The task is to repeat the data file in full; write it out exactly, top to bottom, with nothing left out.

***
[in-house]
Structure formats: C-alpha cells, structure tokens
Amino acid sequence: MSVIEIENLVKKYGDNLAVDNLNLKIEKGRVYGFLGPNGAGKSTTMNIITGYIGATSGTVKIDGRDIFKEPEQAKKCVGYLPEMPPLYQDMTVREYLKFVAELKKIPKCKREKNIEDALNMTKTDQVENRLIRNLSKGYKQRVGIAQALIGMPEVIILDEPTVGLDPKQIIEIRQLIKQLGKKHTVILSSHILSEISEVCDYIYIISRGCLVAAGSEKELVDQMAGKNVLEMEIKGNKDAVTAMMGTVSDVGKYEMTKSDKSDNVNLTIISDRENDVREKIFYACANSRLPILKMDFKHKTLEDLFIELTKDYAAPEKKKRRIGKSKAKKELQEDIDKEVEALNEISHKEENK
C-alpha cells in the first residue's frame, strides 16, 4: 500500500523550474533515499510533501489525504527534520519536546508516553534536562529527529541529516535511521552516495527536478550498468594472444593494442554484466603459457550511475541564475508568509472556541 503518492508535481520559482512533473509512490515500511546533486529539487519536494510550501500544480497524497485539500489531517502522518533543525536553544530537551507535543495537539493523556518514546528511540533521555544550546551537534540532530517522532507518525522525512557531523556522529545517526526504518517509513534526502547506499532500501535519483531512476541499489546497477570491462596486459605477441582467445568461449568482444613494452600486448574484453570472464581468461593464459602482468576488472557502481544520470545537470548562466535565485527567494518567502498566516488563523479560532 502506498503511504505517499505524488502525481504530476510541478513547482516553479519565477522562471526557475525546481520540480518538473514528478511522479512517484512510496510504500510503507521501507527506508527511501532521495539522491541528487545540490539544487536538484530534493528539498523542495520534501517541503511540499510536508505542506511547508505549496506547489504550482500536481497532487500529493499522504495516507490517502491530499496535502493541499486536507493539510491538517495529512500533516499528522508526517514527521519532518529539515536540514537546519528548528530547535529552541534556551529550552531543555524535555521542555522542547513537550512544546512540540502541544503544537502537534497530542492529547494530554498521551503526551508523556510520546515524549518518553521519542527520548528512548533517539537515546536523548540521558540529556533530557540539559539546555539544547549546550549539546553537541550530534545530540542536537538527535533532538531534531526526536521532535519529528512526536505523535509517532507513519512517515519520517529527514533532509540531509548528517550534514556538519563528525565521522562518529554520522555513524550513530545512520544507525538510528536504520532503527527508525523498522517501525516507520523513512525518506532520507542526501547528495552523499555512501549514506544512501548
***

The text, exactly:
[in-house]
Structure formats: C-alpha cells, structure tokens
Amino acid sequence: MSVIEIENLVKKYGDNLAVDNLNLKIEKGRVYGFLGPNGAGKSTTMNIITGYIGATSGTVKIDGRDIFKEPEQAKKCVGYLPEMPPLYQDMTVREYLKFVAELKKIPKCKREKNIEDALNMTKTDQVENRLIRNLSKGYKQRVGIAQALIGMPEVIILDEPTVGLDPKQIIEIRQLIKQLGKKHTVILSSHILSEISEVCDYIYIISRGCLVAAGSEKELVDQMAGKNVLEMEIKGNKDAVTAMMGTVSDVGKYEMTKSDKSDNVNLTIISDRENDVREKIFYACANSRLPILKMDFKHKTLEDLFIELTKDYAAPEKKKRRIGKSKAKKELQEDIDKEVEALNEISHKEENK
C-alpha cells in the first residue's frame, strides 16, 4: 500500500523550474533515499510533501489525504527534520519536546508516553534536562529527529541529516535511521552516495527536478550498468594472444593494442554484466603459457550511475541564475508568509472556541 503518492508535481520559482512533473509512490515500511546533486529539487519536494510550501500544480497524497485539500489531517502522518533543525536553544530537551507535543495537539493523556518514546528511540533521555544550546551537534540532530517522532507518525522525512557531523556522529545517526526504518517509513534526502547506499532500501535519483531512476541499489546497477570491462596486459605477441582467445568461449568482444613494452600486448574484453570472464581468461593464459602482468576488472557502481544520470545537470548562466535565485527567494518567502498566516488563523479560532 502506498503511504505517499505524488502525481504530476510541478513547482516553479519565477522562471526557475525546481520540480518538473514528478511522479512517484512510496510504500510503507521501507527506508527511501532521495539522491541528487545540490539544487536538484530534493528539498523542495520534501517541503511540499510536508505542506511547508505549496506547489504550482500536481497532487500529493499522504495516507490517502491530499496535502493541499486536507493539510491538517495529512500533516499528522508526517514527521519532518529539515536540514537546519528548528530547535529552541534556551529550552531543555524535555521542555522542547513537550512544546512540540502541544503544537502537534497530542492529547494530554498521551503526551508523556510520546515524549518518553521519542527520548528512548533517539537515546536523548540521558540529556533530557540539559539546555539544547549546550549539546553537541550530534545530540542536537538527535533532538531534531526526536521532535519529528512526536505523535509517532507513519512517515519520517529527514533532509540531509548528517550534514556538519563528525565521522562518529554520522555513524550513530545512520544507525538510528536504520532503527527508525523498522517501525516507520523513512525518506532520507542526501547528495552523499555512501549514506544512501548